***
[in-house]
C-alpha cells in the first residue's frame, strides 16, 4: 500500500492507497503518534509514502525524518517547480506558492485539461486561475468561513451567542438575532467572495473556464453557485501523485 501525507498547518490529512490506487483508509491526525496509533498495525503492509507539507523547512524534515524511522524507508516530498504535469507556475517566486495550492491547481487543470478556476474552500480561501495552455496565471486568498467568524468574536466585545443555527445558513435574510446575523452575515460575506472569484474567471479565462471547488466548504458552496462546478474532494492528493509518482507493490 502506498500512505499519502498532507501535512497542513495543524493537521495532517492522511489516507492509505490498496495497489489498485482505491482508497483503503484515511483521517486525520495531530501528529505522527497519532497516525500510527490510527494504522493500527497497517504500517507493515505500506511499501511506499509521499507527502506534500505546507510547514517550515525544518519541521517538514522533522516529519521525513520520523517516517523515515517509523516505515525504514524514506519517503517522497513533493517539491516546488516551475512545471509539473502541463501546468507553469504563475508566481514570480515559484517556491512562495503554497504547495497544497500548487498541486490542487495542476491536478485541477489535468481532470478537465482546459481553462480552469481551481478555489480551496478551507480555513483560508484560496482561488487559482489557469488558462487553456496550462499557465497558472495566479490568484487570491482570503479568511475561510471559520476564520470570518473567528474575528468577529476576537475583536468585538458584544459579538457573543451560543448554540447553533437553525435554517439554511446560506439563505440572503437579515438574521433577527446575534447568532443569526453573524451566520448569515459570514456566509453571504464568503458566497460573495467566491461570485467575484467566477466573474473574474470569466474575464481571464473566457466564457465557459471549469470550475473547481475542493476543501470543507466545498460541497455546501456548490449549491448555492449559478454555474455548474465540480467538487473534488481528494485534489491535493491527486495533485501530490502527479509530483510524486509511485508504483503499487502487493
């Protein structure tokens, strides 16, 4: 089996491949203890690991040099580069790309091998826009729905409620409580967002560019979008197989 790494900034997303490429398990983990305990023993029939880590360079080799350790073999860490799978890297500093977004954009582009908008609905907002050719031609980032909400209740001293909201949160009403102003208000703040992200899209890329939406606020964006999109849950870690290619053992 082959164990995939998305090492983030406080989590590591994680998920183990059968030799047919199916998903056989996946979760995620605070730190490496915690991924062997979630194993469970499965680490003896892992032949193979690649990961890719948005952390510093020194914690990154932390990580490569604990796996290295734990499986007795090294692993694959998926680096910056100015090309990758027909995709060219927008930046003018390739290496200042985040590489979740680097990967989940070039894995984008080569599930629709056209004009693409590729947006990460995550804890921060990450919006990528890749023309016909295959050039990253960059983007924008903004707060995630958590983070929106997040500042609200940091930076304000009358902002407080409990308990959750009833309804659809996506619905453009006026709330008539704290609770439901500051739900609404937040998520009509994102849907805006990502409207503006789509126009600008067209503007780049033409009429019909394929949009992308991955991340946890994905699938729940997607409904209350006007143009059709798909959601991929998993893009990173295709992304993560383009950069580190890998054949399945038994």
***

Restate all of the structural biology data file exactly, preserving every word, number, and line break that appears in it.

[in-house]
C-alpha cells in the first residue's frame, strides 16, 4: 500500500492507497503518534509514502525524518517547480506558492485539461486561475468561513451567542438575532467572495473556464453557485501523485 501525507498547518490529512490506487483508509491526525496509533498495525503492509507539507523547512524534515524511522524507508516530498504535469507556475517566486495550492491547481487543470478556476474552500480561501495552455496565471486568498467568524468574536466585545443555527445558513435574510446575523452575515460575506472569484474567471479565462471547488466548504458552496462546478474532494492528493509518482507493490 502506498500512505499519502498532507501535512497542513495543524493537521495532517492522511489516507492509505490498496495497489489498485482505491482508497483503503484515511483521517486525520495531530501528529505522527497519532497516525500510527490510527494504522493500527497497517504500517507493515505500506511499501511506499509521499507527502506534500505546507510547514517550515525544518519541521517538514522533522516529519521525513520520523517516517523515515517509523516505515525504514524514506519517503517522497513533493517539491516546488516551475512545471509539473502541463501546468507553469504563475508566481514570480515559484517556491512562495503554497504547495497544497500548487498541486490542487495542476491536478485541477489535468481532470478537465482546459481553462480552469481551481478555489480551496478551507480555513483560508484560496482561488487559482489557469488558462487553456496550462499557465497558472495566479490568484487570491482570503479568511475561510471559520476564520470570518473567528474575528468577529476576537475583536468585538458584544459579538457573543451560543448554540447553533437553525435554517439554511446560506439563505440572503437579515438574521433577527446575534447568532443569526453573524451566520448569515459570514456566509453571504464568503458566497460573495467566491461570485467575484467566477466573474473574474470569466474575464481571464473566457466564457465557459471549469470550475473547481475542493476543501470543507466545498460541497455546501456548490449549491448555492449559478454555474455548474465540480467538487473534488481528494485534489491535493491527486495533485501530490502527479509530483510524486509511485508504483503499487502487493
């Protein structure tokens, strides 16, 4: 089996491949203890690991040099580069790309091998826009729905409620409580967002560019979008197989 790494900034997303490429398990983990305990023993029939880590360079080799350790073999860490799978890297500093977004954009582009908008609905907002050719031609980032909400209740001293909201949160009403102003208000703040992200899209890329939406606020964006999109849950870690290619053992 082959164990995939998305090492983030406080989590590591994680998920183990059968030799047919199916998903056989996946979760995620605070730190490496915690991924062997979630194993469970499965680490003896892992032949193979690649990961890719948005952390510093020194914690990154932390990580490569604990796996290295734990499986007795090294692993694959998926680096910056100015090309990758027909995709060219927008930046003018390739290496200042985040590489979740680097990967989940070039894995984008080569599930629709056209004009693409590729947006990460995550804890921060990450919006990528890749023309016909295959050039990253960059983007924008903004707060995630958590983070929106997040500042609200940091930076304000009358902002407080409990308990959750009833309804659809996506619905453009006026709330008539704290609770439901500051739900609404937040998520009509994102849907805006990502409207503006789509126009600008067209503007780049033409009429019909394929949009992308991955991340946890994905699938729940997607409904209350006007143009059709798909959601991929998993893009990173295709992304993560383009950069580190890998054949399945038994």